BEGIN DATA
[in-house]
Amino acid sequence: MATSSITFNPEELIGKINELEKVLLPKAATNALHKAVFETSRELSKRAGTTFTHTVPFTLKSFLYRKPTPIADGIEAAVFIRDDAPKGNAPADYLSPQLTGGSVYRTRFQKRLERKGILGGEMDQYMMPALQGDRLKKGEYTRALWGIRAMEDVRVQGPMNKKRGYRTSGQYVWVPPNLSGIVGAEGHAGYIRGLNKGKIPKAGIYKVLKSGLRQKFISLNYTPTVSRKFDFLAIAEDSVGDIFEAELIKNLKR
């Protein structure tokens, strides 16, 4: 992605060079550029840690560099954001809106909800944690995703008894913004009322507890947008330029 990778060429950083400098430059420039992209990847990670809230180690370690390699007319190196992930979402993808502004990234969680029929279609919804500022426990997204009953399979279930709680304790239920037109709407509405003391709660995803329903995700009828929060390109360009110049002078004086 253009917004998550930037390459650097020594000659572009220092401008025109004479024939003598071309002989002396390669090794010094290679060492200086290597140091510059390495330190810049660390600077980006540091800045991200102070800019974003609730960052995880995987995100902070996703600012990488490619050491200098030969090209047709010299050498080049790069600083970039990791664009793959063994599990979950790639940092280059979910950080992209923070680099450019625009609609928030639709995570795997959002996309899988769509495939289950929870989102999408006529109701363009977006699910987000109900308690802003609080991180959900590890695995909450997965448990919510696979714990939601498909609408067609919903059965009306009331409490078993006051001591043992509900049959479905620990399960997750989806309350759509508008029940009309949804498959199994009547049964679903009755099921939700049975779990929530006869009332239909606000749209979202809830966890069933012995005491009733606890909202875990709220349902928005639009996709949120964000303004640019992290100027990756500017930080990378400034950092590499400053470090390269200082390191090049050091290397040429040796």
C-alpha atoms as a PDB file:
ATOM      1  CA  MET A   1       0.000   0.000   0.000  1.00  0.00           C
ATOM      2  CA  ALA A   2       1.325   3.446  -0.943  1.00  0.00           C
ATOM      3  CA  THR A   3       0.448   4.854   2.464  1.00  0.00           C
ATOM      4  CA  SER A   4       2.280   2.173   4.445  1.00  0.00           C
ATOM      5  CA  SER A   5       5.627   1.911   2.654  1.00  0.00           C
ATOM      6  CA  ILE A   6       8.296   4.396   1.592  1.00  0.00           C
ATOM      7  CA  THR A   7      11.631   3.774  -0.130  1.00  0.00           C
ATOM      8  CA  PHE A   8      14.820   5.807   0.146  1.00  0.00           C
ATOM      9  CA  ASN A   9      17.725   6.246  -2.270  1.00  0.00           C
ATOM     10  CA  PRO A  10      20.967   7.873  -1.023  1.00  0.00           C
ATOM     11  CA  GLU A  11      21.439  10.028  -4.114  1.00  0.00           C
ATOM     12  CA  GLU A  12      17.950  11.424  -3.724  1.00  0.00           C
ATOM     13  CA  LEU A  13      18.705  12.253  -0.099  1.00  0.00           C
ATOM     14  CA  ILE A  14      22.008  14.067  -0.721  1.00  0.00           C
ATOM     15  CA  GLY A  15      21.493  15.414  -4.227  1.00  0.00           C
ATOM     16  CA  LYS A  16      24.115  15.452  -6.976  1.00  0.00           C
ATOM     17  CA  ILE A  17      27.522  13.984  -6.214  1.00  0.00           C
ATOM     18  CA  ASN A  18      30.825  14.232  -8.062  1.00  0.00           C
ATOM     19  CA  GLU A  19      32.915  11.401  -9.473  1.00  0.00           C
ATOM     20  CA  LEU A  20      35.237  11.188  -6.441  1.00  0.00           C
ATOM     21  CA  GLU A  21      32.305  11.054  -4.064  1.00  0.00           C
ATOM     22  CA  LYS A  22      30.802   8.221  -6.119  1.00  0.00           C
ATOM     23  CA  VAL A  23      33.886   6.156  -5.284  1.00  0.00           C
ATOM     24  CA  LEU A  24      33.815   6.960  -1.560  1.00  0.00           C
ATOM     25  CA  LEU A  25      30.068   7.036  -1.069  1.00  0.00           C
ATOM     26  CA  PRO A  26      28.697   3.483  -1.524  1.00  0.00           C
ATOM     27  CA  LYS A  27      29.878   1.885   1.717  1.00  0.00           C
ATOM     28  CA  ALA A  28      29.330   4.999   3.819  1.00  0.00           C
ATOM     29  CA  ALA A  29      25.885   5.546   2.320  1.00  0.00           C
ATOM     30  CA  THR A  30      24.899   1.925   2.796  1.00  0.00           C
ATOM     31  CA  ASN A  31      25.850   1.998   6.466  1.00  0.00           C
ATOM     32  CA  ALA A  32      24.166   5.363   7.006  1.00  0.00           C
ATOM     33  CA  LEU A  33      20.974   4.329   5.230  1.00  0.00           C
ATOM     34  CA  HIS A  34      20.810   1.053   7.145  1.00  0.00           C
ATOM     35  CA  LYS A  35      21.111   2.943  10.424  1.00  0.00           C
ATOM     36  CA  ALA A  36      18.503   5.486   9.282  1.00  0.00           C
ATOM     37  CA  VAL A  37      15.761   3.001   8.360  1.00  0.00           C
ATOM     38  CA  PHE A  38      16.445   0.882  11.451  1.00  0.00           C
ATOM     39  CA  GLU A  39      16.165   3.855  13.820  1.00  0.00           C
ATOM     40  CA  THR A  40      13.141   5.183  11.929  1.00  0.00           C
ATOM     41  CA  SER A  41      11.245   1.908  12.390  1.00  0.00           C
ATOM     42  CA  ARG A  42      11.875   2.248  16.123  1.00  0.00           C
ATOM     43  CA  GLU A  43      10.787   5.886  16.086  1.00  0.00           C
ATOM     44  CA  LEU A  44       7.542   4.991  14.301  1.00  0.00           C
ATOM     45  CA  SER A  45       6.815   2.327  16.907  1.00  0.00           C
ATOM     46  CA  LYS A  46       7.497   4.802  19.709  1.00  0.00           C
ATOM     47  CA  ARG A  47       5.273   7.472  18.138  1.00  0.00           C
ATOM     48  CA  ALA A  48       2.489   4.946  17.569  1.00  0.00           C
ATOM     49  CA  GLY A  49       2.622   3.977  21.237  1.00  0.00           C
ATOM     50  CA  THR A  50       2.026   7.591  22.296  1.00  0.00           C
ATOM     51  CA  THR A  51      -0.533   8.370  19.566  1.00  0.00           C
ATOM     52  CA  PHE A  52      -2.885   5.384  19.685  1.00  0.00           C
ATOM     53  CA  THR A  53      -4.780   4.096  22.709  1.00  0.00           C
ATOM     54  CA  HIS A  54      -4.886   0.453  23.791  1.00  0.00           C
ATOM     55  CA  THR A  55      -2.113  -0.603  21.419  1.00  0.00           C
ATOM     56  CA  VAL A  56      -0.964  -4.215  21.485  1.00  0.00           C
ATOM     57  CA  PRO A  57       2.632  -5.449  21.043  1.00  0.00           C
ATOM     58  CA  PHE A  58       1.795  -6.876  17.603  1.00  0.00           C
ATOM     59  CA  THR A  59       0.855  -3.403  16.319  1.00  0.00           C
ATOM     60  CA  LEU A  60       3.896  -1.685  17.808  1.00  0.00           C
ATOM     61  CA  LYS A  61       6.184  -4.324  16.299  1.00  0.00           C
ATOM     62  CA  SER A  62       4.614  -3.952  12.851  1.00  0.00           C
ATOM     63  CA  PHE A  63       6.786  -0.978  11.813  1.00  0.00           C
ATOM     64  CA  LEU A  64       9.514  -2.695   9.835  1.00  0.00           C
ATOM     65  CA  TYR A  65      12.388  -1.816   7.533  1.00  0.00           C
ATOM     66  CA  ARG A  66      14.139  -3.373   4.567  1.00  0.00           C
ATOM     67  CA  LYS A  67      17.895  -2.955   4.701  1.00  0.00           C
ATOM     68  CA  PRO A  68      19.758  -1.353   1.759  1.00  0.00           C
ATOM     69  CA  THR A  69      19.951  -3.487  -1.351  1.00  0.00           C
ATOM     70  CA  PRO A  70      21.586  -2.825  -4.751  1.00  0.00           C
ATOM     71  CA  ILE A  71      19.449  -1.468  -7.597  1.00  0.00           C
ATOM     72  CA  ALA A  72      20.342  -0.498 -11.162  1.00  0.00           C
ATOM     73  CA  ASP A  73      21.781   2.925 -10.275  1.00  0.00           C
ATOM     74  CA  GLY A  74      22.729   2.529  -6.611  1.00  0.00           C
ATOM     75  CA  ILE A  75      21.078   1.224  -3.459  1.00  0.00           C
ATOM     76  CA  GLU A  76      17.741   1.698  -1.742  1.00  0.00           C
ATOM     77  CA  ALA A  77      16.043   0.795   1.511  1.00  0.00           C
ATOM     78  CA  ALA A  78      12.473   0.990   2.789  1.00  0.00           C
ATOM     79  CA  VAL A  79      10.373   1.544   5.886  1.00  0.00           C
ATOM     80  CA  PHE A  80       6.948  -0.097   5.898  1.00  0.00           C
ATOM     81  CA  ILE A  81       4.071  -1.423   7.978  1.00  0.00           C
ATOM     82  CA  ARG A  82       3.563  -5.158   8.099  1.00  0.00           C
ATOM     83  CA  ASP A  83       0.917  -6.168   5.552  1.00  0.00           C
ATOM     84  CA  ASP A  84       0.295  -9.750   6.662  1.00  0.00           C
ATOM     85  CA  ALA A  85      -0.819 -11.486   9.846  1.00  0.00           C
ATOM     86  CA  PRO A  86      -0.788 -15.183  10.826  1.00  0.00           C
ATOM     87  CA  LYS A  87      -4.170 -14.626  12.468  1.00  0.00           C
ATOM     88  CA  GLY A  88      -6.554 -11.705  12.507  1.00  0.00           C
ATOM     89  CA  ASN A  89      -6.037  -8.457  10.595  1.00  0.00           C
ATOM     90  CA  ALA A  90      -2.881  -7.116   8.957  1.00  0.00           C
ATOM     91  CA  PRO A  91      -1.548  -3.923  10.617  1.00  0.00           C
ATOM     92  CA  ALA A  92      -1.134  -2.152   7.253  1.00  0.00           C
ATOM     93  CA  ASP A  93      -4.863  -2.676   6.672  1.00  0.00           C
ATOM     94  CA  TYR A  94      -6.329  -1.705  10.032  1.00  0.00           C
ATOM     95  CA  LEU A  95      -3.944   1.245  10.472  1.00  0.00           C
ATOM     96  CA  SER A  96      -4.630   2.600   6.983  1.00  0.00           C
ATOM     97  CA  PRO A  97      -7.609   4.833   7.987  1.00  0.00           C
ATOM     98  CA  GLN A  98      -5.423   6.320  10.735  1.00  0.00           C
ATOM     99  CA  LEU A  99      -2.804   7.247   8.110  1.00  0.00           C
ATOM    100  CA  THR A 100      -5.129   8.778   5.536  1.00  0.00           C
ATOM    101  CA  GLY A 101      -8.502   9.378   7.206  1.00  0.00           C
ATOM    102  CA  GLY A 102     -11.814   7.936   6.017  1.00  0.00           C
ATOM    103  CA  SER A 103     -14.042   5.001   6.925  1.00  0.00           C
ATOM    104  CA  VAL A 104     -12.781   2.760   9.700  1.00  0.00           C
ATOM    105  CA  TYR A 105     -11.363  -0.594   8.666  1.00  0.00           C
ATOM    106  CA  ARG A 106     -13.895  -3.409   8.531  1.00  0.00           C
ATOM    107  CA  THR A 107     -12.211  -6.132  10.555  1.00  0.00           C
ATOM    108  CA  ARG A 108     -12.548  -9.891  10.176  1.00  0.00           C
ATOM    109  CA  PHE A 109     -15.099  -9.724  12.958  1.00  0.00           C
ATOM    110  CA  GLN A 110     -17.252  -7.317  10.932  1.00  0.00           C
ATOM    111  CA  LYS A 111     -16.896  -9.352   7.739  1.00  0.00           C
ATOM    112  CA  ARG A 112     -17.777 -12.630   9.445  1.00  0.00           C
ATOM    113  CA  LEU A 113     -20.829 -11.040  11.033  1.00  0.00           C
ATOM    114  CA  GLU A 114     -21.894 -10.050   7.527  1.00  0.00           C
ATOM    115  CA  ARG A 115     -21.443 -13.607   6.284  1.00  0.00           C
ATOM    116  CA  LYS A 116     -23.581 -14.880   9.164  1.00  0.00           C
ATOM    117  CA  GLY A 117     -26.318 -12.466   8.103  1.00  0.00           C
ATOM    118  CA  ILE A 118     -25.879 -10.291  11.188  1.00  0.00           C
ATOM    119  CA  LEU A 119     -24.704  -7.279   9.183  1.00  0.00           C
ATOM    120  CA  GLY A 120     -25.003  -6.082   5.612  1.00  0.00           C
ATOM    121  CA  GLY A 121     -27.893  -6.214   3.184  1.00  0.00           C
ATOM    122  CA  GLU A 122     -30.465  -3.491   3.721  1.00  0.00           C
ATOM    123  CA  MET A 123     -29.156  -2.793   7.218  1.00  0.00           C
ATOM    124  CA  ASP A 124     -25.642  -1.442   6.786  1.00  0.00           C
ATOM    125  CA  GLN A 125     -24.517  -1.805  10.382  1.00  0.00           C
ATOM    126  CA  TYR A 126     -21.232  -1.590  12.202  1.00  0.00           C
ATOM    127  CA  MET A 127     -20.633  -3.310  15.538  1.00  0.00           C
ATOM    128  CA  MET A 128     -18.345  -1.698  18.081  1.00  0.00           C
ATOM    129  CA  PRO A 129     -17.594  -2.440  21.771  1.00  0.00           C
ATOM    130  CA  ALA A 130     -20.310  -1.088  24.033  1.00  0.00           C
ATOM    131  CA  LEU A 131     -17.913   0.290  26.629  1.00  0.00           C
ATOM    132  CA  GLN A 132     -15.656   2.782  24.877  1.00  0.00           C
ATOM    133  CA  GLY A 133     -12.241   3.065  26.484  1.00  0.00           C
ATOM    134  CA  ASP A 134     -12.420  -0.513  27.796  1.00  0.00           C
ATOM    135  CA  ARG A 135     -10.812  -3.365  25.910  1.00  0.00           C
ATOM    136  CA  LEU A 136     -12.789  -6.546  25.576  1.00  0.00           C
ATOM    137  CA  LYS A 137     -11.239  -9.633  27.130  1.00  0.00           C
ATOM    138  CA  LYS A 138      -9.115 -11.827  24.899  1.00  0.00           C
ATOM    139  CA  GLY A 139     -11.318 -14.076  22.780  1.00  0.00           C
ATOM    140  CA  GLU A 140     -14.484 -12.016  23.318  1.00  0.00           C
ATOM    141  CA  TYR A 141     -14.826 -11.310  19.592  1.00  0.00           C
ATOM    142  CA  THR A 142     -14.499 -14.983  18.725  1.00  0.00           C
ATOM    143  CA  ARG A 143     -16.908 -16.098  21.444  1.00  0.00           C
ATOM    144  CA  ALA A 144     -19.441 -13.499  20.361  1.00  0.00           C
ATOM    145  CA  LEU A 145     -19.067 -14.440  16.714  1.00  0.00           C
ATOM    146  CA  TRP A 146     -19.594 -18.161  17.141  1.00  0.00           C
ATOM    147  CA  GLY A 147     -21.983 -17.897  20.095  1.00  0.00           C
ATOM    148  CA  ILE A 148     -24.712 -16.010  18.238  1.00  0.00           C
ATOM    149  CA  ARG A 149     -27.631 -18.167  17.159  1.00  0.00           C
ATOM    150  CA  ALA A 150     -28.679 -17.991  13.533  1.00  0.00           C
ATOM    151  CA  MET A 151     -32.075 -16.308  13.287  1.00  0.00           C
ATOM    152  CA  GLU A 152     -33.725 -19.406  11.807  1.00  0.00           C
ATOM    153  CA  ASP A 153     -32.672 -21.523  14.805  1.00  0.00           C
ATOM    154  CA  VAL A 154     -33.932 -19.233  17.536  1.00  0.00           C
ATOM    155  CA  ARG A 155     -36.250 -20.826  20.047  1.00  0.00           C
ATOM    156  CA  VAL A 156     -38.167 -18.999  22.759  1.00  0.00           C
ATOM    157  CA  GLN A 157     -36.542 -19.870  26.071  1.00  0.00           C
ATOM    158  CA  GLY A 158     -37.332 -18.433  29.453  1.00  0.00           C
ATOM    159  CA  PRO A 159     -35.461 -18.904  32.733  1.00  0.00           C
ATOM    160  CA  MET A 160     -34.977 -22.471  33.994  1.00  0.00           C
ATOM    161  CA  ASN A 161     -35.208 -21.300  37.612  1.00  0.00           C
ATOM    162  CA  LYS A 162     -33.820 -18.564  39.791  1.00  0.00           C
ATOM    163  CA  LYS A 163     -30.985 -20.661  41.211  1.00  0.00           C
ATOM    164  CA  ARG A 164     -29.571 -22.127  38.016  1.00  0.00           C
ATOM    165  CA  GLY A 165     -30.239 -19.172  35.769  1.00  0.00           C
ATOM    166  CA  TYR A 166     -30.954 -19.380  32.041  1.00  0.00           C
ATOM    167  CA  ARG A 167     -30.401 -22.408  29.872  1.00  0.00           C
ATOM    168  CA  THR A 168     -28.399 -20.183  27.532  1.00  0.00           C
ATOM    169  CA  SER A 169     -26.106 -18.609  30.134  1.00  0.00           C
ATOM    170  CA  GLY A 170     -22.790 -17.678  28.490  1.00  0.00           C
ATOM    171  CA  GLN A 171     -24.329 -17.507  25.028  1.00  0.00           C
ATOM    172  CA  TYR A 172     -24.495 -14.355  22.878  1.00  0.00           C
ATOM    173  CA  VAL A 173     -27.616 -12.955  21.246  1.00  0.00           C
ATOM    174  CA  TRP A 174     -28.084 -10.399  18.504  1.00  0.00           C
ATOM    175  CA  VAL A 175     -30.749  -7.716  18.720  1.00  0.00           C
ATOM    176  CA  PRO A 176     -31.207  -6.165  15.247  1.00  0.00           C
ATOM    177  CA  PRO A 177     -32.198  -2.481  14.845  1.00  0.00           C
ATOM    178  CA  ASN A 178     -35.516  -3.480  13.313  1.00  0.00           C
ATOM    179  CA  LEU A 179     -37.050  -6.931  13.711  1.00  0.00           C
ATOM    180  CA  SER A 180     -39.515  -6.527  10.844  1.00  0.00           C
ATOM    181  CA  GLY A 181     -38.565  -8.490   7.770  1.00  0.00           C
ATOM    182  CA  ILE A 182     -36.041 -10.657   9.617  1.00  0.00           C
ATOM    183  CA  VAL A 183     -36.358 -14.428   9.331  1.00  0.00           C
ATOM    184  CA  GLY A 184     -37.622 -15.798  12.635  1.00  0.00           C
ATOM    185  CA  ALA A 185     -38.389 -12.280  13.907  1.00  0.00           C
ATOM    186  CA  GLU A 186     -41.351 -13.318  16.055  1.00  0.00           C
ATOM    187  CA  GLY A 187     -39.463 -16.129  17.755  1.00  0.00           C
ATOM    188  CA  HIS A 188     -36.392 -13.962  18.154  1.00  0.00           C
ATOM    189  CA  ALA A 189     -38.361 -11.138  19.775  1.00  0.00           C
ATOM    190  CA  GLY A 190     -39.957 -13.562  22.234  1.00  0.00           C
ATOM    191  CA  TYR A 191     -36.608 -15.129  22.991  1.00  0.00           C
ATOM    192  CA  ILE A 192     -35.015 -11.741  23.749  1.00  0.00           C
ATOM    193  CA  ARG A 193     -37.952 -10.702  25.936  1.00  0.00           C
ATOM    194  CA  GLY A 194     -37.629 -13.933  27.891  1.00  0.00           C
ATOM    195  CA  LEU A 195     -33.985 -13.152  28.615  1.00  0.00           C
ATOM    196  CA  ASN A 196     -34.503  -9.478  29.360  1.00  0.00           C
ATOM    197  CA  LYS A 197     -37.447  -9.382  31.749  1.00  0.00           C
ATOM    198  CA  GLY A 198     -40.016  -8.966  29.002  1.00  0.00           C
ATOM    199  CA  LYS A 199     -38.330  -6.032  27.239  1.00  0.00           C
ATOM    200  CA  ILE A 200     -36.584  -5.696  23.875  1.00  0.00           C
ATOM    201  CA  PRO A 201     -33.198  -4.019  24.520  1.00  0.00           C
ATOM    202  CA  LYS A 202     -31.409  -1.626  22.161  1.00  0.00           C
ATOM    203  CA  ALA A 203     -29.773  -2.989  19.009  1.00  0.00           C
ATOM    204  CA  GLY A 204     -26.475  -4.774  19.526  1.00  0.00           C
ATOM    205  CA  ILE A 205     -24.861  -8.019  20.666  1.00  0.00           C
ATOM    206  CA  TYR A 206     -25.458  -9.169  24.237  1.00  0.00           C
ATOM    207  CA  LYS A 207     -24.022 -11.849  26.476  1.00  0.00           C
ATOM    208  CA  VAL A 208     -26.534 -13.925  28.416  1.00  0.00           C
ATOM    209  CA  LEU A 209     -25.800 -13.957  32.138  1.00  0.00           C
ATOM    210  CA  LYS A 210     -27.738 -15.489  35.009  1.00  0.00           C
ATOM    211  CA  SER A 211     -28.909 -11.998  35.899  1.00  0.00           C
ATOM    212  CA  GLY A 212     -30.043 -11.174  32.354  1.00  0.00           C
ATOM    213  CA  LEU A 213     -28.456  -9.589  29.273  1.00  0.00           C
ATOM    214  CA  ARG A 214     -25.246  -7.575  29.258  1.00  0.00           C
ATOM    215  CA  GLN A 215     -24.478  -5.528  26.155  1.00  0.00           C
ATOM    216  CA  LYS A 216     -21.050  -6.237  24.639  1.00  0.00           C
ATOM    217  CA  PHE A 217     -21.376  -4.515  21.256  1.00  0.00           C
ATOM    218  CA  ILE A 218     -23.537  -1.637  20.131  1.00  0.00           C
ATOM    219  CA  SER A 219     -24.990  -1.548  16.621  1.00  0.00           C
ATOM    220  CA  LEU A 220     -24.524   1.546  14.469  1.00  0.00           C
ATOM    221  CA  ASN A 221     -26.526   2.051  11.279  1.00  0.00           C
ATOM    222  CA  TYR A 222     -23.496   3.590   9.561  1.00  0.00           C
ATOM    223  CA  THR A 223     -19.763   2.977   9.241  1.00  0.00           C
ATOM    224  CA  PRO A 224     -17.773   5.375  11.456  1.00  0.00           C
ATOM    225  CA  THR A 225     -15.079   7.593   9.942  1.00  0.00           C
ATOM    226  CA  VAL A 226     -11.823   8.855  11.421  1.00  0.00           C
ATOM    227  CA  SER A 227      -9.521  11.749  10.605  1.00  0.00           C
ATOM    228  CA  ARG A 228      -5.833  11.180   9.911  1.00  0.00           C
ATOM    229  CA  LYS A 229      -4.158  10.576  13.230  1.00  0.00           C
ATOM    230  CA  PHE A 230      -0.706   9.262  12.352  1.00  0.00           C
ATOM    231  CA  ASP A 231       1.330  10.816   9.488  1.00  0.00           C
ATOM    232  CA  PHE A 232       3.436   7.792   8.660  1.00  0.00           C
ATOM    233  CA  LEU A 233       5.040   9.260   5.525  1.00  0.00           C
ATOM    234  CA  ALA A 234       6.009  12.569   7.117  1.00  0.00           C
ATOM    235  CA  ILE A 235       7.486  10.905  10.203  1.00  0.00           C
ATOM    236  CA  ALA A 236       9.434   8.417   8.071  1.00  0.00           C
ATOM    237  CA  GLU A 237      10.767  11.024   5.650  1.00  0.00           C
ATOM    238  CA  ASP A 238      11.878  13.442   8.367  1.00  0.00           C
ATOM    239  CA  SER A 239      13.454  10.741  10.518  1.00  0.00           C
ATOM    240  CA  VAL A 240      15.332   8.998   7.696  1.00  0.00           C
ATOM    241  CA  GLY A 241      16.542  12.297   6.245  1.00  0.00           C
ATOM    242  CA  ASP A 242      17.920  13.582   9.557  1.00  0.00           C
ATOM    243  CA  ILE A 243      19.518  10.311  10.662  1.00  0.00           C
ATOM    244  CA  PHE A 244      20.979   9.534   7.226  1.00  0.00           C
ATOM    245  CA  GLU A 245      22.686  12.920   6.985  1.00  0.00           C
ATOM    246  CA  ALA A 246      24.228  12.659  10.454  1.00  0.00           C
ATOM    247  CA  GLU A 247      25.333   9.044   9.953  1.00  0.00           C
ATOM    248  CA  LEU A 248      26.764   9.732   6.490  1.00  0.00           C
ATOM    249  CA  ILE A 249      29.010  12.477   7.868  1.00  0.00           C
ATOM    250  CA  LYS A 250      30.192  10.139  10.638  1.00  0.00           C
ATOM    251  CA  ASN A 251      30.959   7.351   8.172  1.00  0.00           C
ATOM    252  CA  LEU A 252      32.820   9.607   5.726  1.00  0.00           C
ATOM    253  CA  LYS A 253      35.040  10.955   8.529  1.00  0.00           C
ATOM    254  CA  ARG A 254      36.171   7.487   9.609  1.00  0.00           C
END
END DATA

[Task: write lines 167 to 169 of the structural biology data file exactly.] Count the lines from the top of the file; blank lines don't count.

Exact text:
ATOM    163  CA  LYS A 163     -30.985 -20.661  41.211  1.00  0.00           C
ATOM    164  CA  ARG A 164     -29.571 -22.127  38.016  1.00  0.00           C
ATOM    165  CA  GLY A 165     -30.239 -19.172  35.769  1.00  0.00           C